On Saturday 8/2/14 I am leading a discussion at a TeachTalkMusic debate at Music Education Expo 2014 at the Barbican. I have been asked to prepare a briefing paper in advance, on the topic of ‘assessing without levels’. Some of this is synthesised from posts I have made here in this blog, but as it is a briefer form of these, it may be of some interest. So, here is the text of said paper:
Assessing without levels
Briefing paper for Music Education Expo
Assessing without levels is something that should be welcomed by music teachers, especially as they have been telling me for years that assessing with levels is problematic! In this session I would like to drill down into some of the issues concerning this, focussing particularly on Key Stage 3. A good place to start is, somewhat perversely, a telling phrase in a recent Ofsted Art & Design report, ‘Making a Mark’, where it was noted that assessment was problematic, as:
“….teachers had prioritized whole-school approaches at the expense of high quality subject specific assessment” (Ofsted, 2012 p.43)
This seems to me to be key for many of the issues in music education too! I have written elsewhere about how music teachers used to be really good at formative assessment:
This will involve the teacher in making musical judgments about musical learning, doing what Swanwick referred to as teaching music musically (Swanwick, 1999); helping pupils realise precisely what the very next steps are that need to be undertaken to make progress. This is not as fearsome as it sounds, and is, I believe, something historically classroom music teachers used to be quite good at, until well-meaning but misinformed school assessment managers told them they were doing it wrong! (Fautley, 2012)
So what we need to do in order to think about assessing without levels is to go back to thinking about what the uses and purposes of the proposed assessments are, and importantly, who they are intended for.
When I talk to music teachers about why they assess, there are four common answers I hear:
i) to record attainment
ii) to show progress
iii) to report to parents
iv) because I have to (!)
In essence it is the first two of these which are important, the third can arise from assessment data, and the fourth is more of a school imperative (but can be worryingly akin to the art Ofsted observation above).
What assessing without levels is likely to mean is that summative assessment will be needed which is criterion-referenced, and rooted in the study areas that the pupils are working on. This means that teachers will need to think about what it is that the pupils will be learning, what they will be doing, and then
creating assessment criteria, specific for this topic/task/study area, which the pupils will be assessed against. This also provides a backdrop for formative assessment to occur, as the teacher and pupils will be wanting to work, as best as they can, towards these.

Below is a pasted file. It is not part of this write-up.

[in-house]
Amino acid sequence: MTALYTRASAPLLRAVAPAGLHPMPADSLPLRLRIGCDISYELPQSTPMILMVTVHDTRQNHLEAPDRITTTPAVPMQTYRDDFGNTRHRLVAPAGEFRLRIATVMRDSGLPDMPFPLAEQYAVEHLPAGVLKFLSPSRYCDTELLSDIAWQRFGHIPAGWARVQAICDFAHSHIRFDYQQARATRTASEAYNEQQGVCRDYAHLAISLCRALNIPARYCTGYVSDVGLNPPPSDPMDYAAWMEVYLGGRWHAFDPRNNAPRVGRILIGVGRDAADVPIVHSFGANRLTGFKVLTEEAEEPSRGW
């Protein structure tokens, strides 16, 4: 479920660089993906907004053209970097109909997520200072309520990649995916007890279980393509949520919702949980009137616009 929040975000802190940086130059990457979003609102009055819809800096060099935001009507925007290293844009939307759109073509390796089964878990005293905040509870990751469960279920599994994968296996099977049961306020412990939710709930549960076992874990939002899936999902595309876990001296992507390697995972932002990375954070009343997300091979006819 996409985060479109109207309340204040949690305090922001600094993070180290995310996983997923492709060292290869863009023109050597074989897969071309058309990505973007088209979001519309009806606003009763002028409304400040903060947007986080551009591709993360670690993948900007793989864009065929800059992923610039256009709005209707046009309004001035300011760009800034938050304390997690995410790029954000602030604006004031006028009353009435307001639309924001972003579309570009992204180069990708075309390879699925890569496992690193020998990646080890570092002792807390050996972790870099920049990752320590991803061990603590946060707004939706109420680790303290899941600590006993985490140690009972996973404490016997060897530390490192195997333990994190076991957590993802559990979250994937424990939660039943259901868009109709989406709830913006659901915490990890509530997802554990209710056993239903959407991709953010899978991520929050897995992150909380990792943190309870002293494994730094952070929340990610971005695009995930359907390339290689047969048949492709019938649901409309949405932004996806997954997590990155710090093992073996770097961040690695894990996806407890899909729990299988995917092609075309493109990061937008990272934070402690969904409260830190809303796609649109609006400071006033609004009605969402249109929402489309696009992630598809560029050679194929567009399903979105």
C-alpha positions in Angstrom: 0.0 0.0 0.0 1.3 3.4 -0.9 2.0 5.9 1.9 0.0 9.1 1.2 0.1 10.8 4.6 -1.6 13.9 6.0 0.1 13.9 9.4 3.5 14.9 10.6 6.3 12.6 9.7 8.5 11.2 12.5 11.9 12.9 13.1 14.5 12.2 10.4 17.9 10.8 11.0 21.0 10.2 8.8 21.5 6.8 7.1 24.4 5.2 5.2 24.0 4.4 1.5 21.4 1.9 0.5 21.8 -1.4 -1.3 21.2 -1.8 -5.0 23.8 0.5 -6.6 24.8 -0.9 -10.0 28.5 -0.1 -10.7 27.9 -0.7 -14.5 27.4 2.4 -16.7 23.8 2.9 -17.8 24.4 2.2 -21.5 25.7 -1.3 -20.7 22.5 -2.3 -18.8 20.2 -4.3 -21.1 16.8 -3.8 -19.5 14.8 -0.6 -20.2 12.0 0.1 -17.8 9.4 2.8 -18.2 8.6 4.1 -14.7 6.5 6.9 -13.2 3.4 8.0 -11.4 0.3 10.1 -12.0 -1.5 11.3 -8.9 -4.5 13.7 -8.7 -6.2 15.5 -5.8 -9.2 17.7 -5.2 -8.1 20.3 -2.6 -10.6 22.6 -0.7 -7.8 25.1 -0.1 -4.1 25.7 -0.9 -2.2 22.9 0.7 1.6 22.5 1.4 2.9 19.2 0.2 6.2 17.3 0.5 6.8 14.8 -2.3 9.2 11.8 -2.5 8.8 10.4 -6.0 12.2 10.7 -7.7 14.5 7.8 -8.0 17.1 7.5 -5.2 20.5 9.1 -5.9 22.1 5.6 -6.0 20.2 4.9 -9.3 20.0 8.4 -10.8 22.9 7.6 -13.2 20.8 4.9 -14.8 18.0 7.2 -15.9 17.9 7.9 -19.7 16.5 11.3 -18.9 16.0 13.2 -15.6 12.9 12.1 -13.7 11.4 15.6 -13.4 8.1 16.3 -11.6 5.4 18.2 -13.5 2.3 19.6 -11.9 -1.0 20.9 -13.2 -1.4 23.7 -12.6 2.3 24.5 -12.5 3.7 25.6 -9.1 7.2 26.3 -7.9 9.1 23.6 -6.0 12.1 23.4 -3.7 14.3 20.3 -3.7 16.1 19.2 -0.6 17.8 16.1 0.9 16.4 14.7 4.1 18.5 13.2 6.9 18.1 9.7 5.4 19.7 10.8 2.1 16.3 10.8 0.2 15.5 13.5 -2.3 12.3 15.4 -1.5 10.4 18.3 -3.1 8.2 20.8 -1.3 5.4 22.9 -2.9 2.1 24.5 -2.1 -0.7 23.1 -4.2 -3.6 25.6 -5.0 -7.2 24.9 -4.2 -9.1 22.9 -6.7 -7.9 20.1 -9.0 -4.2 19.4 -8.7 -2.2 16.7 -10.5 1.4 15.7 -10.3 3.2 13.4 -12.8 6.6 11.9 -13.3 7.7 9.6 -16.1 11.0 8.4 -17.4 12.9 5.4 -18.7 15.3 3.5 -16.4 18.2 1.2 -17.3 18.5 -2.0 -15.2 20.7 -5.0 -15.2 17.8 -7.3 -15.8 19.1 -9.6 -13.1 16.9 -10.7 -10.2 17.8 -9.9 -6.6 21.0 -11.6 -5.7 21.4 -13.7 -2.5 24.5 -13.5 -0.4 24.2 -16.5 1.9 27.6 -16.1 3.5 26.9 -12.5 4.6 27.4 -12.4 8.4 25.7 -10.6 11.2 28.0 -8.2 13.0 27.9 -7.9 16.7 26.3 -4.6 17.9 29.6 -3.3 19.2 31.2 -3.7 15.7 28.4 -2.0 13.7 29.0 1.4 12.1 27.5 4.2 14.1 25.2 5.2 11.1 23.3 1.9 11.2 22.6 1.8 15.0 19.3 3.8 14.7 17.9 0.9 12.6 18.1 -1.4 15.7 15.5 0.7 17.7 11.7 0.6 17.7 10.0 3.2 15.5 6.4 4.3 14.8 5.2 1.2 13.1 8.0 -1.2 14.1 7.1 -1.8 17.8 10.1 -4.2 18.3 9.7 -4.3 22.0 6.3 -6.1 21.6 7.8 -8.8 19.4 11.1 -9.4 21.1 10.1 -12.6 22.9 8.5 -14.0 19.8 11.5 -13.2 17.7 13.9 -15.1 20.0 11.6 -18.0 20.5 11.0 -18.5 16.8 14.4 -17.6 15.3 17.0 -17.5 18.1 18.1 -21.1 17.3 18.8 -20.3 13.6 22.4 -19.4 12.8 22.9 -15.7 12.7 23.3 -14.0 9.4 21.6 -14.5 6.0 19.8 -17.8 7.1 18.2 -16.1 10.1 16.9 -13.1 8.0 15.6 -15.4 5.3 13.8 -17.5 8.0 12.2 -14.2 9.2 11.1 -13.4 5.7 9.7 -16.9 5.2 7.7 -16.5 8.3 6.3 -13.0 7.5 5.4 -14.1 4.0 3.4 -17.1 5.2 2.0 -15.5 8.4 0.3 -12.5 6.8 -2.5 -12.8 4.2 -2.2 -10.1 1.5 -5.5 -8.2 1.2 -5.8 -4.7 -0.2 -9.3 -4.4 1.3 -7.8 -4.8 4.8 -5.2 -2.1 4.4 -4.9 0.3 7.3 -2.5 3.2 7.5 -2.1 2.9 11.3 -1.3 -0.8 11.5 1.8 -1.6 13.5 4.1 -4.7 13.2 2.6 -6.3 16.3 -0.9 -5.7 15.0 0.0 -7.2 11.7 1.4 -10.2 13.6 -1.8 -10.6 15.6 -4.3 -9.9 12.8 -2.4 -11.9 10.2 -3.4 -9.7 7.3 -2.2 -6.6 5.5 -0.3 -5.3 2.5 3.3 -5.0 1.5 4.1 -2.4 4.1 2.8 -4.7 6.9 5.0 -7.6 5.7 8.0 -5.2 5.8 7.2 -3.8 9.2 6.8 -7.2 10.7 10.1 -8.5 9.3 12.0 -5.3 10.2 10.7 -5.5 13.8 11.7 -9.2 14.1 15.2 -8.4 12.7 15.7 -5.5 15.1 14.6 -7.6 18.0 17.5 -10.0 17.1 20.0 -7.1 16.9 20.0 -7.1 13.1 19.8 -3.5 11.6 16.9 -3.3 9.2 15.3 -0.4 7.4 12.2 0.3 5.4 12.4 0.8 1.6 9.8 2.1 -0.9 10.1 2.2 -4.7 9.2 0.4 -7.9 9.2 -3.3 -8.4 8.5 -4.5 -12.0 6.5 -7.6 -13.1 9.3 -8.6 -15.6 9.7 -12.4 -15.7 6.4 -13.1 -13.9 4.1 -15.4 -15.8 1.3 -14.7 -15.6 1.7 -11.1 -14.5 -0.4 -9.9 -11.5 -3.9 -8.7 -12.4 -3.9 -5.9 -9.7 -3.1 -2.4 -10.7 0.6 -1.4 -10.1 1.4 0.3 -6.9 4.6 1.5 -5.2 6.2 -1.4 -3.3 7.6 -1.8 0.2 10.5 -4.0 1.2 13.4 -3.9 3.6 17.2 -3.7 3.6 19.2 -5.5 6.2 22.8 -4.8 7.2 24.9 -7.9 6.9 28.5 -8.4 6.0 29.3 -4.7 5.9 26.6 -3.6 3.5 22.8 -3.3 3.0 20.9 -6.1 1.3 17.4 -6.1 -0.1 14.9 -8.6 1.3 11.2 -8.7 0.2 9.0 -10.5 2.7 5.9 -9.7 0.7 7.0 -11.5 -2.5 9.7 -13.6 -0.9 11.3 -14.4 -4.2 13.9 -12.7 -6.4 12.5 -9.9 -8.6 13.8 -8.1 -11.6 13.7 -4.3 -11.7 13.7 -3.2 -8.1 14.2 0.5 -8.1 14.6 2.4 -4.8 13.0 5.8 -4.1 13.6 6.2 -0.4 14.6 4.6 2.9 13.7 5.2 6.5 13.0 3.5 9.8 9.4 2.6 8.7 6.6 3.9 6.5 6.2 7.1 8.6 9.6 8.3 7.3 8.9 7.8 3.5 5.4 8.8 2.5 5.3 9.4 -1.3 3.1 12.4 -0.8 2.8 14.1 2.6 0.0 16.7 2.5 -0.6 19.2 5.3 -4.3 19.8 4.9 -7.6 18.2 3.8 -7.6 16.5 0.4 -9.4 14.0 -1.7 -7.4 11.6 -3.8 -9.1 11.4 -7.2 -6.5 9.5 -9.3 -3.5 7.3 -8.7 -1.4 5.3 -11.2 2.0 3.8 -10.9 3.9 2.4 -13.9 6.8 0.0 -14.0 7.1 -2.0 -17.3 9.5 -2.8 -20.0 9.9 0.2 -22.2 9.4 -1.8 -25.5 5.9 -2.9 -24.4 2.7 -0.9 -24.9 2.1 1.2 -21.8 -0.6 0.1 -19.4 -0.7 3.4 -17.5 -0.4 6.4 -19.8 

Which takes us to the second of the two main areas, that of showing progression. This is much more complex, as musical understanding is built upon a range of musical and non-musical activities:
Progression in all of these is probably likely to develop in a non-linear fashion in individual students, with some aspects developing a lot faster than others.
One thing which is to be hoped is that assessing without levels will mean that the ridiculous situation of pre-determined progression rates to meet spurious targets will no longer be required. Instead we need to ensure that musical progress needs to be considered musically. (We may need to fight for this, as SLTs are likely to try to default to an over-simplistic whole-school progressional model!)
One of the pernicious effects of recent policy and enactment has been to deprofessionalise teachers, and render them into simplistic curriculum deliverers. This has never sat easily with arts teachers, and reclaiming some of the important professional ground which has been lost to this is an important part of developing assessment in music education.
Another important thing we need to consider is that it is being musical which matters the most, and yet this is often the aspect which is assessed least. As Dylan Wiliam observed:
“We start out with the aim of making the important measurable and end up making only the measurable important” (Wiliam, 2001 p.58).
This is something we will need to guard against!
So, here are some questions to consider:
- What do we want to assess in music education
- Why do want to assess it?
- Who is the assessment for?
- The pupils?
- The teacher?
- The ‘system’?
- What do I want the pupils to learn, what do I want the pupils to do?
- How can I construct specific assessment criteria for each of these?
- What might an assessment for being musical look (sound?) like?
- How important is the role of formative assessment in classroom music?
- If it is important, what do I/we need to do to persuade SLTs of this?
- Will my school let me assess musically, or will I be forced into a whole-school straitjacket approach?
Fautley, M. (2010) Assessment in Music Education, Oxford, Oxford University Press.
Fautley, M. (2012) Assessment in Classrom Music. Music Teacher, March, 2012, 40-1.
Ofsted (2012) ‘Making a mark: art, craft and design education’. Manchester, Ofsted.
Swanwick, K. (1999) Teaching music musically, London, Routledge.
Wiliam, D. (2001) What is wrong with our educational assessment and what can be done about it? Education Review, 15, 1, 57-62.
So, anyone at the Barbican on Saturday, please do come and say hello!